Qt Creator 3.1.0 released

Published Tuesday April 15th, 2014 | by

We are happy to announce the release of Qt Creator 3.1.0! This release of Qt Creator is packed with bug fixes and improvements, not to forget some new experimental features.

We finally integrated a Clang-based C/C++ code model as an option for code completion and semantic highlighting. It is experimental so far, so you need to enable the plugin in Help > About Plugins > C++ > ClangCodeModel, restart Qt Creator, and tell it to actually use it in Options > C++ > Code Model. We are interested in your feedback on how well it works. Please report issues on our bug tracker or get in contact with us on the mailing list or irc.

iOS support has moved out of experimental state, and fully supports QML debugging and profiling now. Also, several issues with debugging have been fixed, and many little things were tweaked (for example, you can now set the simulated device in the simulator run configuration).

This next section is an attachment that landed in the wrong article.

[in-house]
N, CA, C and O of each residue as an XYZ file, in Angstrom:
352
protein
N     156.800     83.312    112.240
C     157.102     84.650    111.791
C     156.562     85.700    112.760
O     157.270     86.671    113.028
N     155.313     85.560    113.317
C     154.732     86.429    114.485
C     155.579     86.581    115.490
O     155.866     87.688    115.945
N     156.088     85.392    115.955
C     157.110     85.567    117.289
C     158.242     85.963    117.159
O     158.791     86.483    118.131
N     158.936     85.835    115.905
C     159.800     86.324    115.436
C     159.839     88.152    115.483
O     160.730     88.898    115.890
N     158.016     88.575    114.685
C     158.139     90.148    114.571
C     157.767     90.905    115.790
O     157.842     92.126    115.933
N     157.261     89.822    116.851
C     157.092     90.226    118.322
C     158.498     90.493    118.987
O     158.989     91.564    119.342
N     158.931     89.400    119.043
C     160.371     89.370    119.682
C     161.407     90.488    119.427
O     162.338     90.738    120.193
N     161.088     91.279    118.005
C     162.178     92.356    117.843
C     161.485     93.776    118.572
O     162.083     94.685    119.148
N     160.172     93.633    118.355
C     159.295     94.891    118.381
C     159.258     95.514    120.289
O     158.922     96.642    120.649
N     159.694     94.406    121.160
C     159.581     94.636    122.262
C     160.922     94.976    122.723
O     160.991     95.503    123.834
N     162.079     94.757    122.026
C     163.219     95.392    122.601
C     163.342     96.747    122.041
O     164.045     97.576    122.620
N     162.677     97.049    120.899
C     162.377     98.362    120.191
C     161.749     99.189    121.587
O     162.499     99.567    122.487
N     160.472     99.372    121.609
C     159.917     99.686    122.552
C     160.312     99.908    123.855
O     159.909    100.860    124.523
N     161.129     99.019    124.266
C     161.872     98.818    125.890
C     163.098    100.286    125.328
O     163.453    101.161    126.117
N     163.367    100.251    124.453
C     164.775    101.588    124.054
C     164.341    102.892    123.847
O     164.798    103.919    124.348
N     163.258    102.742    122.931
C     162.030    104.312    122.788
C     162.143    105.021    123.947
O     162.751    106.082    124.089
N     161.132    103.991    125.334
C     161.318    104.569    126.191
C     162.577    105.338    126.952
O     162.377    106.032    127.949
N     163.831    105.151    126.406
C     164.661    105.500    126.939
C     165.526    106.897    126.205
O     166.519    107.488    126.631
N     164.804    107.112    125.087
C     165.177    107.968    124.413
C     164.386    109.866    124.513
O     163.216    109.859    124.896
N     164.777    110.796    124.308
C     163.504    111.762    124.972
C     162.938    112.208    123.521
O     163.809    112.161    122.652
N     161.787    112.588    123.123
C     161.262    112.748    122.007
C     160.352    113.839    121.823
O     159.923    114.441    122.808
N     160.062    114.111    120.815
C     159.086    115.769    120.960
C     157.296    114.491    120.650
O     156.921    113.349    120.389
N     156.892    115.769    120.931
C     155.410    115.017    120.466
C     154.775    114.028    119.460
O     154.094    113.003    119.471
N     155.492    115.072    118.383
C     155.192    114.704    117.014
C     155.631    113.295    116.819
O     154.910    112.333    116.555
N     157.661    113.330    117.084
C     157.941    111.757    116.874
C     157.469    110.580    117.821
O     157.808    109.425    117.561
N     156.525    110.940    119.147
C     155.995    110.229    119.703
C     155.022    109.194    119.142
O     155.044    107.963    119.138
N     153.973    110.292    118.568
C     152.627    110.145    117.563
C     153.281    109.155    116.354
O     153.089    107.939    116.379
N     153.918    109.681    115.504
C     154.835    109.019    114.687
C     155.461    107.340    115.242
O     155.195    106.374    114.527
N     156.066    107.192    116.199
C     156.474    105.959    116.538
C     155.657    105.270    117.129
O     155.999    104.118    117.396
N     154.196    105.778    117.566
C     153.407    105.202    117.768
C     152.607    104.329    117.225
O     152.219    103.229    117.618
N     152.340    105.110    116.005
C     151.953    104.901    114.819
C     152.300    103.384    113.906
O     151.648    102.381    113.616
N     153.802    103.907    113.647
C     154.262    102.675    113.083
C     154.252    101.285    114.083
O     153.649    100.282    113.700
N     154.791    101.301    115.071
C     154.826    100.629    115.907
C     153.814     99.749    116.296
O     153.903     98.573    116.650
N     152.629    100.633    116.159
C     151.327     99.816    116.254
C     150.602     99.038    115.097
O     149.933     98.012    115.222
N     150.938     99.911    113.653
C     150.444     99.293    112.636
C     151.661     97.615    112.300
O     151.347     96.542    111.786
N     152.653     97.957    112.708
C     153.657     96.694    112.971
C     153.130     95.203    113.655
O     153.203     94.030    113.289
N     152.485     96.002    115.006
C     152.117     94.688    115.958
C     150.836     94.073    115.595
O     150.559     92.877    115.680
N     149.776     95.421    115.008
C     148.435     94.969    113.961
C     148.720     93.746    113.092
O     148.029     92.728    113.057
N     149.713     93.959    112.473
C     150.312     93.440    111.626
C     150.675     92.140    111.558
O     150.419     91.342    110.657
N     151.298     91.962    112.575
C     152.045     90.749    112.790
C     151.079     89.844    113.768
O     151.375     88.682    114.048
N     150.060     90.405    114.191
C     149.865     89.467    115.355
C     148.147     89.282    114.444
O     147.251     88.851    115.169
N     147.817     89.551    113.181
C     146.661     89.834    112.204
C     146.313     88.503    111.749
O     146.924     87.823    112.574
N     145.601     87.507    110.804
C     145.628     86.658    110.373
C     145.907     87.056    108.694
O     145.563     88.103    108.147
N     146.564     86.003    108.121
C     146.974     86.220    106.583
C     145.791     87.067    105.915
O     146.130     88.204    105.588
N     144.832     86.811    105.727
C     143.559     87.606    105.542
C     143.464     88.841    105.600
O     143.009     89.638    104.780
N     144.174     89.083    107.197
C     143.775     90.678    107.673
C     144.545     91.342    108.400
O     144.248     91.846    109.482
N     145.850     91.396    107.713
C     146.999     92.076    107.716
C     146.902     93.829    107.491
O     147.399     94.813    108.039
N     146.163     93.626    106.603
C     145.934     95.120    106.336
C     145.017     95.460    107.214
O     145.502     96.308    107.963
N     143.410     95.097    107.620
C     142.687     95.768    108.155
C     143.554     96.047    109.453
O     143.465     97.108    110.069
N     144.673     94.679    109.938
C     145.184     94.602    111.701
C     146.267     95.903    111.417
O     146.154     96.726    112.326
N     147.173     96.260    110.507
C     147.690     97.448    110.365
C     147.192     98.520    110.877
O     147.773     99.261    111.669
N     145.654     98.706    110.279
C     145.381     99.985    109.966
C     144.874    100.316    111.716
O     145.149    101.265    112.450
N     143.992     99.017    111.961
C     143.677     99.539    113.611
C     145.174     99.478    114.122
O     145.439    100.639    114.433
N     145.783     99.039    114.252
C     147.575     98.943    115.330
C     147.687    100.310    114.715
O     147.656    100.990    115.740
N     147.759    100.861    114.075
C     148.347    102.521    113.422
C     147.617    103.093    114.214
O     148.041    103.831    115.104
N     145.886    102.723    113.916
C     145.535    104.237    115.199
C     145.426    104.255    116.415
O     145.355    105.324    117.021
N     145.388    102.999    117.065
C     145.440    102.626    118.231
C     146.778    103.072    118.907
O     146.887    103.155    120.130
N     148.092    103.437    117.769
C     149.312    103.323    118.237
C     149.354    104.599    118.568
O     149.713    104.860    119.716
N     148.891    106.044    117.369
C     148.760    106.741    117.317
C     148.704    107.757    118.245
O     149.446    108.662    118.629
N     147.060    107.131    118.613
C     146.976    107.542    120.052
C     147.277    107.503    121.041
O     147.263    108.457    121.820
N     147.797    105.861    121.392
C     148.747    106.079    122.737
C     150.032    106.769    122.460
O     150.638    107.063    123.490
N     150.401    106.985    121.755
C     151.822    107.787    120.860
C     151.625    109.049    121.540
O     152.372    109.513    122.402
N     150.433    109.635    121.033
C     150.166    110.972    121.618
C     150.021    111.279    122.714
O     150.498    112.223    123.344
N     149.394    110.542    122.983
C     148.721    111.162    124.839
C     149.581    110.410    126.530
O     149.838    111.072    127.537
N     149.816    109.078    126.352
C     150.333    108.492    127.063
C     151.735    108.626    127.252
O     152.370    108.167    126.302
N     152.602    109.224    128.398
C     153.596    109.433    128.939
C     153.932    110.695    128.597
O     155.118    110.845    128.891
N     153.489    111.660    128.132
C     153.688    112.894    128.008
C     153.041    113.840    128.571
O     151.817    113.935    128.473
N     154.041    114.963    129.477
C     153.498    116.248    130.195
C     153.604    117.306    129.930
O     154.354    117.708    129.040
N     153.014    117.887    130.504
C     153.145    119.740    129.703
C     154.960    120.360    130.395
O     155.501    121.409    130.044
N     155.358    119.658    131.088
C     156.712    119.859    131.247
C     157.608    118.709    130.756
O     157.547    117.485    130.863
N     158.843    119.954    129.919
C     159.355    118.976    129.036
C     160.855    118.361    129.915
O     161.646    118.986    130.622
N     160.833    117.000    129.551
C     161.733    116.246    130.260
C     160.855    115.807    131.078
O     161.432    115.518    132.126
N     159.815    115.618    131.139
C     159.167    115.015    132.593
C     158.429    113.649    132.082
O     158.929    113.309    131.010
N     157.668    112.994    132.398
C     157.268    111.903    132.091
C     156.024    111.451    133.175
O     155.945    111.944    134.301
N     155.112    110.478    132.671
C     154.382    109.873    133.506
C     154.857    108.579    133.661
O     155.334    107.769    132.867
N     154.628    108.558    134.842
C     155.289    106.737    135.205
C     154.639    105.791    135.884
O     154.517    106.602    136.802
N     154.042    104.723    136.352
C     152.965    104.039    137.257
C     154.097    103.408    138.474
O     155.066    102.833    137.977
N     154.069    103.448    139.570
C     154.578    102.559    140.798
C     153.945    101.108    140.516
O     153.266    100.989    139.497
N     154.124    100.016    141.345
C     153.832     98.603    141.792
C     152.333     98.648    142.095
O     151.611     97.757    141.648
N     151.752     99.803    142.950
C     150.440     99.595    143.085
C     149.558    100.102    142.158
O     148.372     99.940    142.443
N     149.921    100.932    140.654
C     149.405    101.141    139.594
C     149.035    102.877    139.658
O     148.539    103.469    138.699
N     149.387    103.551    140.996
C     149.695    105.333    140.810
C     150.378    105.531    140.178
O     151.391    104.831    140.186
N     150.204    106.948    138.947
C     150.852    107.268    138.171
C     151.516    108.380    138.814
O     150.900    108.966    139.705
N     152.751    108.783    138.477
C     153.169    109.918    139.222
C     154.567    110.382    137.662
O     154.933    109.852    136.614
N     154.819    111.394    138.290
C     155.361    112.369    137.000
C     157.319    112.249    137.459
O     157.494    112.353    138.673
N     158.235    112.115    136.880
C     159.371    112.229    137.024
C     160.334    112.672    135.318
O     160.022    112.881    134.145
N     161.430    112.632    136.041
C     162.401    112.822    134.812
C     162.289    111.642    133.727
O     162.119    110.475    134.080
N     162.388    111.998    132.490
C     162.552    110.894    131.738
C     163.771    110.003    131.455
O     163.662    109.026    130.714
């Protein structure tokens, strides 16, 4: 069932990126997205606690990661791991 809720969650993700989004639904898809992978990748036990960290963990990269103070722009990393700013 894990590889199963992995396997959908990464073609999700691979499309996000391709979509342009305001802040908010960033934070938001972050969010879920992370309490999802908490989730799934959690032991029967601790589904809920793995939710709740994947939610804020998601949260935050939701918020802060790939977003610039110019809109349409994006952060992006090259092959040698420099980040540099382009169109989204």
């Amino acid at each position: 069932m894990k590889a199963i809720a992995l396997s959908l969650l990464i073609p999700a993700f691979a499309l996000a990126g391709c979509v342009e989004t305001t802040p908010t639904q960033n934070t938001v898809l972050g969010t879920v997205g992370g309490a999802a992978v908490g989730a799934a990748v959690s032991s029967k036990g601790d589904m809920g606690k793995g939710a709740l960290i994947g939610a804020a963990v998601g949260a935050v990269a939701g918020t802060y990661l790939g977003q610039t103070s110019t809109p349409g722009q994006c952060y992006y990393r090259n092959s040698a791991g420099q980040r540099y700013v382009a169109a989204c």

In exchange we added a new experimental plugin for another platform: WinRT. You can read more about it in its own blog post here.

An important note is, that we drop support for debugging with versions of GDB that do not have a Python interface. This includes the version of GDB that is shipped with older versions of Xcode on Mac OS X. The good news there is, that we put a lot of effort into making debugging with LLDB a great experience in Qt Creator, so you should just use LLDB instead :)

Also notable is the experimental Beautifier plugin, which allows you to apply different external source code formatters on your files. It currently has support for Artistic Style, Clang-format and Uncrustify. Many thanks to Lorenz Haas for contributing this!